87 languages spoken in the Flemish periphery

Summary

In the group of 19 cities that make up the Flemish periphery around Brussel, diversity is increasing, and the use of Dutch has seen a slight decline, according to the new Taalbarometer

School is key

A new survey has shown that knowledge of Dutch has fallen in de Rand, the Flemish periphery around Brussels, especially in Vilvoorde, Machelen and Zaventem – home to large employers such as Brussels Airport and major multinational companies. The study also shows that non-EU citizens are more likely to speak Dutch than francophone Belgians.

The findings come from the second Taalbarometer language study. Professor Rudi Janssens of the Brussels Information, Documentation and Research Centre carried out the survey at the request of the Flemish government to gauge the situation in the periphery’s 19 municipalities.

The first study was published in 2015, with data gathered the year before. The most recent results are based on data from a representative sample of almost 2,500 adults between January and September last year.

“Diversity is increasing in the 19 municipalities in the Rand, meaning there are more languages being spoken. That is often at the cost of Dutch and French. Managing this diversity is therefore a huge challenge,” said Janssens, who attributes the changes to people moving to the Rand from Brussels.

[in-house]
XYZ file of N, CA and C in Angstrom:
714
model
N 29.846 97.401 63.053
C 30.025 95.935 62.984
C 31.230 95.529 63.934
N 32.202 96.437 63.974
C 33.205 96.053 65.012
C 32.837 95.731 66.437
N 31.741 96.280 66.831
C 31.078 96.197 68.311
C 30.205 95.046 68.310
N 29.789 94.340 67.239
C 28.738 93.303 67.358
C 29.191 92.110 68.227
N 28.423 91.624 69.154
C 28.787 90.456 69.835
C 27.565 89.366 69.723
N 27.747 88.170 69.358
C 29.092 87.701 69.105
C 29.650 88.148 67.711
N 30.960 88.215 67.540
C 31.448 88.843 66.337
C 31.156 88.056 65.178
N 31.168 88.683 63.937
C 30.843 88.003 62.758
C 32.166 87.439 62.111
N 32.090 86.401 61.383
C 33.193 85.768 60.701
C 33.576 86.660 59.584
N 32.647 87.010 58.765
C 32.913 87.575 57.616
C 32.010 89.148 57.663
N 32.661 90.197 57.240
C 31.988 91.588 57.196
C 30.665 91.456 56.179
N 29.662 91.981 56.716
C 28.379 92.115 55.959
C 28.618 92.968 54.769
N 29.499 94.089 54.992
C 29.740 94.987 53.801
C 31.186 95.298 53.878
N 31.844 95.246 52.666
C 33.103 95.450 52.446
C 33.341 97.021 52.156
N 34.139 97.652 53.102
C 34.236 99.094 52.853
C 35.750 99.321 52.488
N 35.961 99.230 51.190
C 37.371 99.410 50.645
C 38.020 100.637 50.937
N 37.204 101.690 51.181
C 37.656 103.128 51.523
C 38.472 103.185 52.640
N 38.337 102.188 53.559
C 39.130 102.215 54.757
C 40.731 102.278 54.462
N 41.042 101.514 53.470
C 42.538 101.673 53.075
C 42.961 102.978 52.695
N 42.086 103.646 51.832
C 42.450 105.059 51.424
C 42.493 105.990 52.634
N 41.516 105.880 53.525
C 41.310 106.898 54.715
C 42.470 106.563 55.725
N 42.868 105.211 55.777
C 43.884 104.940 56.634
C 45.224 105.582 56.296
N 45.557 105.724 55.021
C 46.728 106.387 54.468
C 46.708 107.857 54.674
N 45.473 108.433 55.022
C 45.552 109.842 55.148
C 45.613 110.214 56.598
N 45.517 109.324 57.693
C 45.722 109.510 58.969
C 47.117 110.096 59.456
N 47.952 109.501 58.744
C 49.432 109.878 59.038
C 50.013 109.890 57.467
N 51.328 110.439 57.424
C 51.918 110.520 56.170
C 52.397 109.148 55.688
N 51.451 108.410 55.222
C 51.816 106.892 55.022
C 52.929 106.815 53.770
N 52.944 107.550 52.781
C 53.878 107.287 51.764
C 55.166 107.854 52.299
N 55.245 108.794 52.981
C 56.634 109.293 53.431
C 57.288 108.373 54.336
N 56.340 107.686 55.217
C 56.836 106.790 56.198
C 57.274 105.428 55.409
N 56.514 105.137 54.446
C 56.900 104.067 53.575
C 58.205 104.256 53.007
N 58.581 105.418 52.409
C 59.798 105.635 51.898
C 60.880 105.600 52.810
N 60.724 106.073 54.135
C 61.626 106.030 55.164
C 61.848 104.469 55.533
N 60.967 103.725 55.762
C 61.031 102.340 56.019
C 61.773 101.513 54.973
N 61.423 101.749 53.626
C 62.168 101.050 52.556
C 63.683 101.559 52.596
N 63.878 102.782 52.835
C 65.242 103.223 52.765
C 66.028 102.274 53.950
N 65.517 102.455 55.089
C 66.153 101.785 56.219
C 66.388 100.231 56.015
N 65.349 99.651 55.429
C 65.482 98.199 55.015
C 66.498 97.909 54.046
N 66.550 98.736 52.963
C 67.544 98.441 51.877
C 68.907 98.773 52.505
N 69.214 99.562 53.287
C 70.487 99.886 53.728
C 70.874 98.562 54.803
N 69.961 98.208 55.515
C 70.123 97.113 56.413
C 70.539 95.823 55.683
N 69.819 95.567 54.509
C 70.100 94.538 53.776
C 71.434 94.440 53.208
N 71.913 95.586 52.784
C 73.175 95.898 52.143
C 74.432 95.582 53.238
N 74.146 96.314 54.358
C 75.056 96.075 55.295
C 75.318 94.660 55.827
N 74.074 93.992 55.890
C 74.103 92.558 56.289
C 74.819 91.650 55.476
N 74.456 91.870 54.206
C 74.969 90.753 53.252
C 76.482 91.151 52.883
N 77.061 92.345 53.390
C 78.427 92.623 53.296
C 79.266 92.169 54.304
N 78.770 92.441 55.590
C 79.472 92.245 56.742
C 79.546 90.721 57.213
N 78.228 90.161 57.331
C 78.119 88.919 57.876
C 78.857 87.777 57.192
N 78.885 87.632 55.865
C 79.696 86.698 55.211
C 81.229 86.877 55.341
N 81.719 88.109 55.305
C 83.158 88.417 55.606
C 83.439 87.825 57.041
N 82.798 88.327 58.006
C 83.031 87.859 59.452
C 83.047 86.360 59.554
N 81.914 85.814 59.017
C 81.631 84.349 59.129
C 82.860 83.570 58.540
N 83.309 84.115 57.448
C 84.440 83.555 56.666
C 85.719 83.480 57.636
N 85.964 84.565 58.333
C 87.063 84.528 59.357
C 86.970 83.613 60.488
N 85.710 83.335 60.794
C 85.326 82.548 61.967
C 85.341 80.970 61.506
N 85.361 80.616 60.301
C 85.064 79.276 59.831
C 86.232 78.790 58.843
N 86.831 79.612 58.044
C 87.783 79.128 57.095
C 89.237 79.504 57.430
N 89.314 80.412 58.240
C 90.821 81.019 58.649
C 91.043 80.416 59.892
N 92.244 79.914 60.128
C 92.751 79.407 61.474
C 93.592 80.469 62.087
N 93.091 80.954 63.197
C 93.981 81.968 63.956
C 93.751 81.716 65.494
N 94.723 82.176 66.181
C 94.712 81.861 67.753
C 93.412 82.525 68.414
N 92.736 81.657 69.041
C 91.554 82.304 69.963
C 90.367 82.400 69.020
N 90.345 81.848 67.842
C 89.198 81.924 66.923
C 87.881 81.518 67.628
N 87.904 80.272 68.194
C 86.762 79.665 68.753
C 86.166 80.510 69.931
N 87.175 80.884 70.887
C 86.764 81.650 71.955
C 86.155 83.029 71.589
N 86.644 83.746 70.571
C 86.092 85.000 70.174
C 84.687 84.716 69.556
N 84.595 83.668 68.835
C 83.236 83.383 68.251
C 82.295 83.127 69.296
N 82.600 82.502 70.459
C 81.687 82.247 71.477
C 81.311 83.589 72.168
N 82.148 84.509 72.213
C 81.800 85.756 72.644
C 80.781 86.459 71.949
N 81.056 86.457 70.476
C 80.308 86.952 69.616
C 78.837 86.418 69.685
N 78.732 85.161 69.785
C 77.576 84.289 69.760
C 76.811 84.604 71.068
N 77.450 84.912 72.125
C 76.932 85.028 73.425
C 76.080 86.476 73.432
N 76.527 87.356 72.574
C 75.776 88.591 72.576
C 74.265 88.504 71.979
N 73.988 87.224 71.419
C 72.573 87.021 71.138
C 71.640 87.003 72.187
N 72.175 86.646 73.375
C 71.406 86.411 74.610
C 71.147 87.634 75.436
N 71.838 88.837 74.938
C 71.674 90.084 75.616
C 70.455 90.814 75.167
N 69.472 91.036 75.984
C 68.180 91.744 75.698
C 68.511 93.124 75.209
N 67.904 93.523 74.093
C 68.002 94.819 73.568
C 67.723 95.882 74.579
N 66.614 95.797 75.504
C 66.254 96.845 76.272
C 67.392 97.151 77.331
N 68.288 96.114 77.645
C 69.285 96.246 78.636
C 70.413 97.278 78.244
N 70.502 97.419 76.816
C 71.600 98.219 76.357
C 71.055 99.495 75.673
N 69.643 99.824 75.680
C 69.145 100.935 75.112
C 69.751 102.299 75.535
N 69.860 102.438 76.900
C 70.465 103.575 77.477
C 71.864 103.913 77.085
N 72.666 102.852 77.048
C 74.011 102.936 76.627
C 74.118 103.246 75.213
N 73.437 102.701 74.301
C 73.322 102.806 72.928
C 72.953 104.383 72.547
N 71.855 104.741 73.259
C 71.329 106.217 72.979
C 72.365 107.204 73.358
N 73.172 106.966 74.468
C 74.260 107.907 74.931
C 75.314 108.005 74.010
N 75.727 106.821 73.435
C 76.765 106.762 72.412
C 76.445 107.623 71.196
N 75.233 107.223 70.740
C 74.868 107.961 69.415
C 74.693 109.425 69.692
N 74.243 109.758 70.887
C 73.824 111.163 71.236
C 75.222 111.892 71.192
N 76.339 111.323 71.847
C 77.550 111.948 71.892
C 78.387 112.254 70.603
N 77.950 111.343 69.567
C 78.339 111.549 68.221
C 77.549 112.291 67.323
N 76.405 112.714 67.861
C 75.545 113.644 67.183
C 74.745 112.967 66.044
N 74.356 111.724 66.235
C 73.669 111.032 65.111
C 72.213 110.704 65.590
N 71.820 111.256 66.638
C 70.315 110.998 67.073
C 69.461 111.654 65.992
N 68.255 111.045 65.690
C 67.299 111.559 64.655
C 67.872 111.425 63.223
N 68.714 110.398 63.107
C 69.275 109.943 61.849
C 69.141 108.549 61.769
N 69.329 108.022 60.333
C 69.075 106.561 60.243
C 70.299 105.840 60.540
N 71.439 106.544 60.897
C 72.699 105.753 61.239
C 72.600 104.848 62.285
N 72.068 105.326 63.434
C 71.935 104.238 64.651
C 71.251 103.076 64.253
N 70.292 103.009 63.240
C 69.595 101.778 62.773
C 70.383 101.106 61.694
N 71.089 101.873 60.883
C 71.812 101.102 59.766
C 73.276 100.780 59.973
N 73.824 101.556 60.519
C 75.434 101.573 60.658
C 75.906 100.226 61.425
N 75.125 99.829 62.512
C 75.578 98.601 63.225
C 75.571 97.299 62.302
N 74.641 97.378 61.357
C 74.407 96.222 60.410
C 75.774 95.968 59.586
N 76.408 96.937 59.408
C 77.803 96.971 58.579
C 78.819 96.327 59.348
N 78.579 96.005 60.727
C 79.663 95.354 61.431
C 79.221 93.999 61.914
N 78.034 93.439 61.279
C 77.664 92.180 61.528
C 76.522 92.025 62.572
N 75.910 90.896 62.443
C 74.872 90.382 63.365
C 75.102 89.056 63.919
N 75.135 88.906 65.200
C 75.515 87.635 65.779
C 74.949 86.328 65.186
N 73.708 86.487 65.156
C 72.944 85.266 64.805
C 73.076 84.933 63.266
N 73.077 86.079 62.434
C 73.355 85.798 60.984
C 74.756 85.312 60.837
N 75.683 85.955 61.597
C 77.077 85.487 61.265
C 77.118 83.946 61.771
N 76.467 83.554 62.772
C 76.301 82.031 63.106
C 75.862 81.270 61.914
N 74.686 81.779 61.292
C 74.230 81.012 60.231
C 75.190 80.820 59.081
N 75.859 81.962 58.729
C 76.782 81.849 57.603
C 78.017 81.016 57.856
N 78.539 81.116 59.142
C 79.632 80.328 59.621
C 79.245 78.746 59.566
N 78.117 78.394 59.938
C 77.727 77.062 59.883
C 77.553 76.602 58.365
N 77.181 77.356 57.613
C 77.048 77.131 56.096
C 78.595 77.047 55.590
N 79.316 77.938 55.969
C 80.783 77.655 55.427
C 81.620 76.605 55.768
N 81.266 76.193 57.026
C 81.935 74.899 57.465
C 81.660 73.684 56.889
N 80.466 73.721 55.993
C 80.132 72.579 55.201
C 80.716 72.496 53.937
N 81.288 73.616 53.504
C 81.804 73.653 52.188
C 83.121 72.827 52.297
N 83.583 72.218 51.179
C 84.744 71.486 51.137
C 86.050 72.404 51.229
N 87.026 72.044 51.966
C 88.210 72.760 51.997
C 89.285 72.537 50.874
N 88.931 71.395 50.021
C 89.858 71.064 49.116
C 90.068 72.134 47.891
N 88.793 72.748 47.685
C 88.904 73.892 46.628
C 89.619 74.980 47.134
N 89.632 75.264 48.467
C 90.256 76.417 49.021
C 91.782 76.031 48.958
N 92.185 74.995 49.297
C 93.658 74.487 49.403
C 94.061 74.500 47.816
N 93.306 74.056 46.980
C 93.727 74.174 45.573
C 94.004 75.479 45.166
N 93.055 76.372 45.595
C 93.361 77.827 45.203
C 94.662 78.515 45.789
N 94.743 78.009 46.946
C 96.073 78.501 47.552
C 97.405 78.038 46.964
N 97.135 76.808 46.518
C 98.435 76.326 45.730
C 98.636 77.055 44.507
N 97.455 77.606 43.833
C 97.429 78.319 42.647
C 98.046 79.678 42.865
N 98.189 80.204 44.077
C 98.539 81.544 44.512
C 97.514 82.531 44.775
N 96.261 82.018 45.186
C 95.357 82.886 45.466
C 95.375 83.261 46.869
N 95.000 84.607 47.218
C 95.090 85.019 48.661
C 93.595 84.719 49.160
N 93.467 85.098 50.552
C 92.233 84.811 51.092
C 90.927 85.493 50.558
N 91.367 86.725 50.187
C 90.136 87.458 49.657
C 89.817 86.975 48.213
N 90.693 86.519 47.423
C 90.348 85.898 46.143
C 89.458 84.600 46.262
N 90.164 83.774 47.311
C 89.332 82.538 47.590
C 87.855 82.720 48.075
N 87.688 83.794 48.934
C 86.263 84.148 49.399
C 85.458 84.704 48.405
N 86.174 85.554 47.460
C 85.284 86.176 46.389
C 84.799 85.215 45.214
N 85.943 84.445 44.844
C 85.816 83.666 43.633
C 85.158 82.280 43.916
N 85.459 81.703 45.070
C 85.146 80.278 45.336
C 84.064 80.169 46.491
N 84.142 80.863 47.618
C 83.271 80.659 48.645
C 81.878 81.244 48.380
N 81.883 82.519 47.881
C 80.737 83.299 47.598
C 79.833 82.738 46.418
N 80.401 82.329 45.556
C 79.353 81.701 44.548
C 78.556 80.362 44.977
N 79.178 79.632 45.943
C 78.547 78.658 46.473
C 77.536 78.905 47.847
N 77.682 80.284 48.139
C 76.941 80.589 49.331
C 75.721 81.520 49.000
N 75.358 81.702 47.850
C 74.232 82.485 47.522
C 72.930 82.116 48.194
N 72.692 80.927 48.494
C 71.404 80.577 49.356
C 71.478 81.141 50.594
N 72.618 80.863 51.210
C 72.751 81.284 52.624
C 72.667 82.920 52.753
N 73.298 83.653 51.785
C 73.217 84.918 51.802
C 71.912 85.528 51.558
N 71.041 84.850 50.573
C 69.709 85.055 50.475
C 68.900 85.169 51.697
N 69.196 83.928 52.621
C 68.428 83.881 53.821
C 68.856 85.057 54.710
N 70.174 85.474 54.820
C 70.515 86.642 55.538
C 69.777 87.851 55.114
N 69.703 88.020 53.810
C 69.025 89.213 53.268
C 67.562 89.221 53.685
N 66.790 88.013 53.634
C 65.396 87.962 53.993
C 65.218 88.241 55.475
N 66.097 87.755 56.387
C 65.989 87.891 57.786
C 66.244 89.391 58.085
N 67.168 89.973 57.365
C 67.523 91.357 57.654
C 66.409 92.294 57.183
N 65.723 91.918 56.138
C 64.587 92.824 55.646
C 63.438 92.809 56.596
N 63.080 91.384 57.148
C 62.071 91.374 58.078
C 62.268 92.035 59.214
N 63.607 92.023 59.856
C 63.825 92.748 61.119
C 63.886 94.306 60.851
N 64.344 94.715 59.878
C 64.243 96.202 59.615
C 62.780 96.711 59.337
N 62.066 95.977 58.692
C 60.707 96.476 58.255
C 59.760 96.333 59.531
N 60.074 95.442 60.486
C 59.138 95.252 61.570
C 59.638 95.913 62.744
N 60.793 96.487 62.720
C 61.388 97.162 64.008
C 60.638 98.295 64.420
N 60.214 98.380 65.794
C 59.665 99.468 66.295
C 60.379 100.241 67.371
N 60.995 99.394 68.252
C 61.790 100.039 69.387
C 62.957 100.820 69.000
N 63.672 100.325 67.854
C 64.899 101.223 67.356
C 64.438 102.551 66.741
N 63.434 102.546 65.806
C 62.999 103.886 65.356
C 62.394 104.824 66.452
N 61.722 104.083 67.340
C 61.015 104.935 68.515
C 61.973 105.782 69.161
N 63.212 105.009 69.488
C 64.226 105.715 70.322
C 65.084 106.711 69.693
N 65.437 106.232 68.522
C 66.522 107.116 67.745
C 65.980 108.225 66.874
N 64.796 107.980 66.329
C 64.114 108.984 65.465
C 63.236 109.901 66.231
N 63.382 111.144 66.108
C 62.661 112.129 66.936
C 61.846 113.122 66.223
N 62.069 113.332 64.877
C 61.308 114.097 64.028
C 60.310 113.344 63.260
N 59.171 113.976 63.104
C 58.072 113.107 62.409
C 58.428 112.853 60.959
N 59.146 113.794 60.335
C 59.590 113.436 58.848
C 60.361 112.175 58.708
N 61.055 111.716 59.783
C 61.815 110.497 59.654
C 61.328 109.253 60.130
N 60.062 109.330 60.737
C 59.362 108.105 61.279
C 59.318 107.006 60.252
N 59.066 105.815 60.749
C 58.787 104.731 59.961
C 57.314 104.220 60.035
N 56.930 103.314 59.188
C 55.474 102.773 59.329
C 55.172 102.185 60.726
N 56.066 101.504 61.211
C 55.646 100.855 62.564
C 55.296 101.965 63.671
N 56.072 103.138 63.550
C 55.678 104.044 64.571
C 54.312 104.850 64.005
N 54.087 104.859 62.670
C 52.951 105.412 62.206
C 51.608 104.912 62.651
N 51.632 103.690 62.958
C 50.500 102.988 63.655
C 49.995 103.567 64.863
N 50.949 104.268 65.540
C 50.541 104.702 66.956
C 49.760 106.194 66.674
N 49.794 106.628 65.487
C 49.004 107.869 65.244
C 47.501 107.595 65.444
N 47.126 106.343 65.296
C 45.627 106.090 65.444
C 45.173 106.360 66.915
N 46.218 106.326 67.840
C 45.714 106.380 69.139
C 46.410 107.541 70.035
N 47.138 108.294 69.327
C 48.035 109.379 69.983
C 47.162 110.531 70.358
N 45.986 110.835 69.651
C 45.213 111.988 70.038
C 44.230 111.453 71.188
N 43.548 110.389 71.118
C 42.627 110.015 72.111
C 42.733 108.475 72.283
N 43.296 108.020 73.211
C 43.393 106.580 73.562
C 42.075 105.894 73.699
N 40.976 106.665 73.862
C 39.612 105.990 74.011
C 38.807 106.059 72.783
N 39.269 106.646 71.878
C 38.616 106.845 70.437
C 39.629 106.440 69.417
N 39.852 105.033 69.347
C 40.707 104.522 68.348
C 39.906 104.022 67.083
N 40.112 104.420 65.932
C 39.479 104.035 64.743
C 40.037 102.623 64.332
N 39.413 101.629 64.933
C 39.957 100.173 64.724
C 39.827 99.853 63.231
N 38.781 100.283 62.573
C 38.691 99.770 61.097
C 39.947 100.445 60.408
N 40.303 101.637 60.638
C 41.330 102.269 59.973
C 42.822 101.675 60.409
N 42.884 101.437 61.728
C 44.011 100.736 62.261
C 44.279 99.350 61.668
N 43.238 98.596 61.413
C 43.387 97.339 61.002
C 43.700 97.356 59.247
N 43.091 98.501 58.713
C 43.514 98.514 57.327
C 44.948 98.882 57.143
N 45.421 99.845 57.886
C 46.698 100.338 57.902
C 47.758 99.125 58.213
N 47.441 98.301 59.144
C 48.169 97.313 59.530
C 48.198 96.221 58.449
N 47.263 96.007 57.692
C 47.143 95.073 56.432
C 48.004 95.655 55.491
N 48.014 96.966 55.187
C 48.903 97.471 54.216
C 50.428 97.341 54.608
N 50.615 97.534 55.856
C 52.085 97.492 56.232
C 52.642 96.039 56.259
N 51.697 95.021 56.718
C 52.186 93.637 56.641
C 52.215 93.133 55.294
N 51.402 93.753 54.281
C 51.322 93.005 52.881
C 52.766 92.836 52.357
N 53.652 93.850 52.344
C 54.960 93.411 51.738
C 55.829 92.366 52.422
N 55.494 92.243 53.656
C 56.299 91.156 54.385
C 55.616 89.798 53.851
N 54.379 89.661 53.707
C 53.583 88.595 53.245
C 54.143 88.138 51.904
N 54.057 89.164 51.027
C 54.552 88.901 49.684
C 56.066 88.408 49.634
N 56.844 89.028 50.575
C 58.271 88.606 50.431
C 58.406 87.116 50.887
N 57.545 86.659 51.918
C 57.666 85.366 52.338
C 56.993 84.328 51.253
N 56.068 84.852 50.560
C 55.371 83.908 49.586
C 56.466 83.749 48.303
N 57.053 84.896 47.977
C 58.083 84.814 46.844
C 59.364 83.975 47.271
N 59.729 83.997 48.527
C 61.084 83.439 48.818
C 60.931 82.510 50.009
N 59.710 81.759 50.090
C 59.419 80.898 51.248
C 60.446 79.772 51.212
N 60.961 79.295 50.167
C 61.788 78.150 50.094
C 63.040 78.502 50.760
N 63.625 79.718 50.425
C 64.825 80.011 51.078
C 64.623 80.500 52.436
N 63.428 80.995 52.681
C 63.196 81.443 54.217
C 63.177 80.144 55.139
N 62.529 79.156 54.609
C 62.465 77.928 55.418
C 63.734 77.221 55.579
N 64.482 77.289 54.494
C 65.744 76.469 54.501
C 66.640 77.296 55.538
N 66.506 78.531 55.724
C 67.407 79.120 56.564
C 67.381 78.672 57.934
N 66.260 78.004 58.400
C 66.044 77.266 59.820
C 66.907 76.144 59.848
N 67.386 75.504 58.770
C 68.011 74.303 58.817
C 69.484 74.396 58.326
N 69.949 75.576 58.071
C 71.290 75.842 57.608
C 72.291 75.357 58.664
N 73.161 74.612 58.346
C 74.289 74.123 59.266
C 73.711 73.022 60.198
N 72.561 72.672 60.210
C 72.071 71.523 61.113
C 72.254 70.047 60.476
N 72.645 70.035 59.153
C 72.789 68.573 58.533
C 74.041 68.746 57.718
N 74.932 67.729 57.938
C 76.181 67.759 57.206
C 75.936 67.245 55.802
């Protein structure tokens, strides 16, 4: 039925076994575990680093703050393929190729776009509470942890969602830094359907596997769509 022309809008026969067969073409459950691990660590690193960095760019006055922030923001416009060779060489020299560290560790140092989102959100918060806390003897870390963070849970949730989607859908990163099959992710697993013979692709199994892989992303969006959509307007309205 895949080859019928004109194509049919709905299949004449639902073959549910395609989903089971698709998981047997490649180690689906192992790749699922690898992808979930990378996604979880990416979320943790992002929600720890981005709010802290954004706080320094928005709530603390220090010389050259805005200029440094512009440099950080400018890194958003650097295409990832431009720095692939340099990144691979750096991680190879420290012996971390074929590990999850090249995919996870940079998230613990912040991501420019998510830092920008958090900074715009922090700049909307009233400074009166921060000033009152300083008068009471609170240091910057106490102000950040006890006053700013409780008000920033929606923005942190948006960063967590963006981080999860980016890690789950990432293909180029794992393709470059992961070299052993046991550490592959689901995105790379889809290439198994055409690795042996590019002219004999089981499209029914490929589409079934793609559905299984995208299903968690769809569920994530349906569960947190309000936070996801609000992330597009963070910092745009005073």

However, he added: “Speakers of other languages are more likely to choose Dutch-language education and consciously introduce Dutch as a second language at home.”

Dutch-language education is not only a choice for your children’s future career, it can also be a choice for Flemish community life

- Minister Ben Weyts

Knowledge of Dutch among residents of the Rand has fallen slightly in the past four years, with the percentage of those who speak “good to excellent” Dutch decreasing from 69.9% in 2014 to 68.5% today. The research shows that Dutch is spoken at some level in most households; since the first study, the proportion of those who speak only Dutch at home has fallen from 50% to 45% while the proportion of those who speak only French has remained broadly the same at 32%.

The periphery appears to be becoming more diverse and multicultural, with 87 languages spoken compared to 75 in the last survey. After Dutch and French, English is the most widely spoken language.

Among francophone Belgians in the Rand, those with a good knowledge of Dutch fell from 77.5% in 2014 to 76.3% today. But among non-EU nationals, the figure increased from 14.6% to 24.5% in the same period.

The Taalbarometer notes that Flemish schools in the Rand are an important driver for the language. “Choosing Dutch-language education is not only a choice for your children’s future career, it can also be a choice for Flemish community life,” said Ben Weyts, the minister responsible for policies in the Rand. “We can support this by, for example, offering more Dutch courses in schools for adults while providing childcare.”

Photo courtesy iedertalenttelt.be